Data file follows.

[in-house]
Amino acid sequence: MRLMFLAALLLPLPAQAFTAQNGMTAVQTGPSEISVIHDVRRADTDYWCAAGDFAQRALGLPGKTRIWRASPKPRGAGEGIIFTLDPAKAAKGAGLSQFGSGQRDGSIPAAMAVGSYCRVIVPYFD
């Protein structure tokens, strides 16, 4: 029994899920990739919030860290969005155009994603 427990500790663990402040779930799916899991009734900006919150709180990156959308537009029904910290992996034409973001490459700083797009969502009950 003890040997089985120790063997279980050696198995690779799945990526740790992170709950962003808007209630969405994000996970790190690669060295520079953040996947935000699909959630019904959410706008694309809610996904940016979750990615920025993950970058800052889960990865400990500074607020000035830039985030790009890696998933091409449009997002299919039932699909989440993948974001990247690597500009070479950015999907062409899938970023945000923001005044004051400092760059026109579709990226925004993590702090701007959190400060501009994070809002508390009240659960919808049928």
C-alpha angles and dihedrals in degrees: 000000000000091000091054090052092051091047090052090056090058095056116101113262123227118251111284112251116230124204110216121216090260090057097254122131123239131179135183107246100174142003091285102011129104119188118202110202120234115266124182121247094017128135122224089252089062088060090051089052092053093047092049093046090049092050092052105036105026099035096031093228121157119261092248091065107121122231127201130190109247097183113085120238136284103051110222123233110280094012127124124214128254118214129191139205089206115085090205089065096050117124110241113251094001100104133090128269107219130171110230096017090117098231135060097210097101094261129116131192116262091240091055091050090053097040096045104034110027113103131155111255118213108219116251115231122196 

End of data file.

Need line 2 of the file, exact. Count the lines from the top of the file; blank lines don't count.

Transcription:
Amino acid sequence: MRLMFLAALLLPLPAQAFTAQNGMTAVQTGPSEISVIHDVRRADTDYWCAAGDFAQRALGLPGKTRIWRASPKPRGAGEGIIFTLDPAKAAKGAGLSQFGSGQRDGSIPAAMAVGSYCRVIVPYFD